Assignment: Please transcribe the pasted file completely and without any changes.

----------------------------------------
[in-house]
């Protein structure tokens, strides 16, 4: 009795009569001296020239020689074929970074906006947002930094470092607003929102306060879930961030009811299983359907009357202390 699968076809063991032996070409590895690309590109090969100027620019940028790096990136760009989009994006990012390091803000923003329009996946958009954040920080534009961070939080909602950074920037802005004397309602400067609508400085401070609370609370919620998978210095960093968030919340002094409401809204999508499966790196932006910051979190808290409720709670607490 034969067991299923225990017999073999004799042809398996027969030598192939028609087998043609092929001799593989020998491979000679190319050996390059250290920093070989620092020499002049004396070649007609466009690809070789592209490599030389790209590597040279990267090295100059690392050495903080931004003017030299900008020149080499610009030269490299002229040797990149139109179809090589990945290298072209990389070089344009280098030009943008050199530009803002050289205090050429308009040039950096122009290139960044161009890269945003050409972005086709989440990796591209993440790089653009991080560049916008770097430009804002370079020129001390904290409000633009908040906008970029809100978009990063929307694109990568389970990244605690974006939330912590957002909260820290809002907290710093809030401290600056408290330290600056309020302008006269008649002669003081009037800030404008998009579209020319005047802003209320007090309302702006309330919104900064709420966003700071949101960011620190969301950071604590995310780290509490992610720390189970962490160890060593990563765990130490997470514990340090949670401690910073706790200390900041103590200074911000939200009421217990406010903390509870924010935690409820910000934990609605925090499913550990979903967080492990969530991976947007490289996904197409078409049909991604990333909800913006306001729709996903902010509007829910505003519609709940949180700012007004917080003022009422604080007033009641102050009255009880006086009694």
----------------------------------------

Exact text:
[in-house]
């Protein structure tokens, strides 16, 4: 009795009569001296020239020689074929970074906006947002930094470092607003929102306060879930961030009811299983359907009357202390 699968076809063991032996070409590895690309590109090969100027620019940028790096990136760009989009994006990012390091803000923003329009996946958009954040920080534009961070939080909602950074920037802005004397309602400067609508400085401070609370609370919620998978210095960093968030919340002094409401809204999508499966790196932006910051979190808290409720709670607490 034969067991299923225990017999073999004799042809398996027969030598192939028609087998043609092929001799593989020998491979000679190319050996390059250290920093070989620092020499002049004396070649007609466009690809070789592209490599030389790209590597040279990267090295100059690392050495903080931004003017030299900008020149080499610009030269490299002229040797990149139109179809090589990945290298072209990389070089344009280098030009943008050199530009803002050289205090050429308009040039950096122009290139960044161009890269945003050409972005086709989440990796591209993440790089653009991080560049916008770097430009804002370079020129001390904290409000633009908040906008970029809100978009990063929307694109990568389970990244605690974006939330912590957002909260820290809002907290710093809030401290600056408290330290600056309020302008006269008649002669003081009037800030404008998009579209020319005047802003209320007090309302702006309330919104900064709420966003700071949101960011620190969301950071604590995310780290509490992610720390189970962490160890060593990563765990130490997470514990340090949670401690910073706790200390900041103590200074911000939200009421217990406010903390509870924010935690409820910000934990609605925090499913550990979903967080492990969530991976947007490289996904197409078409049909991604990333909800913006306001729709996903902010509007829910505003519609709940949180700012007004917080003022009422604080007033009641102050009255009880006086009694």